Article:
THE DAY AFTER the New England Patriots lost the Super Bowl, their coach, Raymond Berry, called a team meeting. It wasn't to talk about the game.

"He told me before he spoke to the team and he told them at the end of his remarks that he would not go through another season having to face the drug issues he had this year," Patriots general manager Patrick Sullivan told The Boston Globe.

Mr. Berry, a hero in New England after leading the Patriots to a conference championship, was disturbed by rumors that as many as a dozen team members were involved with illegal drugs. He told his players that unless they agreed to a voluntary testing program, he would resign. The team voted by a wide margin to undergo such tests, thus breaking ranks with every other team in the National Football League.

What the Patriots plan to do is this: any player found to be abusing drugs will be offered the choice of entering the team's drug program or being suspended. If a player successfully completes the program and then later is found to be back on drugs, he will be suspended for a year.

"Last January I had one very clear conviction: this football team has to be 100 percent clean," said Mr. Berry. "The point is there are obviously some young lives being ruined by drugs, and no one, neither the league nor the union, has the guts to do anything about it."

The union appears determined to do something, however, about the Patriots' action. It plans to file a complaint with the National Labor Relations Board. "If they suspend for a year in Boston, what will they do in the next city?" said Gene Upshaw, executive director of the NFL Players Association. "Shoot you? Kill your firstborn in the next city after that? We can't have this vigilante approach."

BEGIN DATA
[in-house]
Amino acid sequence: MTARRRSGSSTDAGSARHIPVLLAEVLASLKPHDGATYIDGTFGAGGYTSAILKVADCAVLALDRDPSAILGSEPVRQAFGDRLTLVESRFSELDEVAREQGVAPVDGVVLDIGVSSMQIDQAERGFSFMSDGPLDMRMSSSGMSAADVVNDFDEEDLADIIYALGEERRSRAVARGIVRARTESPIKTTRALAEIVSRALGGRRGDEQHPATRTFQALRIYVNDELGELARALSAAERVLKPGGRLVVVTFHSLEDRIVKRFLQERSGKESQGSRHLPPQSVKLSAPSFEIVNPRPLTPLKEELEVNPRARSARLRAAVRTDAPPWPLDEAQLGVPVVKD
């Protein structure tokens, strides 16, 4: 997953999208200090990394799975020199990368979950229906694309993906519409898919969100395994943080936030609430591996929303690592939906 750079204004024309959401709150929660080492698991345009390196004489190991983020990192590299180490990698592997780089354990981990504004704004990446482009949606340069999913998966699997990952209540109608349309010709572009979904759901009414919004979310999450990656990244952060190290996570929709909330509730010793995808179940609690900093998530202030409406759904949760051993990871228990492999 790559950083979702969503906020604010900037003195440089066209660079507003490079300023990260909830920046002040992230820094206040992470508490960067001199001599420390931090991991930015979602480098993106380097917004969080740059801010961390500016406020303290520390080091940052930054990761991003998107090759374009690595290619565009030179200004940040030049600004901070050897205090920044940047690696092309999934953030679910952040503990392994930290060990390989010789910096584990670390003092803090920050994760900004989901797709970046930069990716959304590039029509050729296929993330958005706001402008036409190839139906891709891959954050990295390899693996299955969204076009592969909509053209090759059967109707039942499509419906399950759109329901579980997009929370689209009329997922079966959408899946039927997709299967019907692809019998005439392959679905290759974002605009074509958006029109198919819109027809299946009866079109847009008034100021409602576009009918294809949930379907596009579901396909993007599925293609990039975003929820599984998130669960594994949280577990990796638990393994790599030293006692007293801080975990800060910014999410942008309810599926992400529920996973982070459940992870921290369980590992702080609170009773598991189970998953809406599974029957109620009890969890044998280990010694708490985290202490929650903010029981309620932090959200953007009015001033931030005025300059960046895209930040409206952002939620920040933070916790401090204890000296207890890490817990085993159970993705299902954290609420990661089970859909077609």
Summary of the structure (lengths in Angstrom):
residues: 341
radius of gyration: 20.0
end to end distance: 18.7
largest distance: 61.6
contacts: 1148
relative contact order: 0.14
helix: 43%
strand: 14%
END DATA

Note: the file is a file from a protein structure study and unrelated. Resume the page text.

Mr. Upshaw may go on to list all the plagues of Egypt, but it won't make the union's arguments much more persuasive. Football's drug problem is not going away, and the players and their representatives need to do more about it than resist almost every effort made to find out who is on drugs.

Yesterday Robert Smith, a lineman with the Minnesota Vikings, was arrested in Louisiana and charged with possession of cocaine and marijuana with intent to distribute. Which reminds us of something that often gets overlooked when this business is reduced to a labor relations issue: what we're talking about here is illegal -- it's a crime. The consequences do not include slaughter of your firstborn, but there may well be handcuffs, preliminary hearings, trials and prison sentences. We'd bet most pro football players who are fooling around with drugs would prefer the sort of choice the Patriots are offering.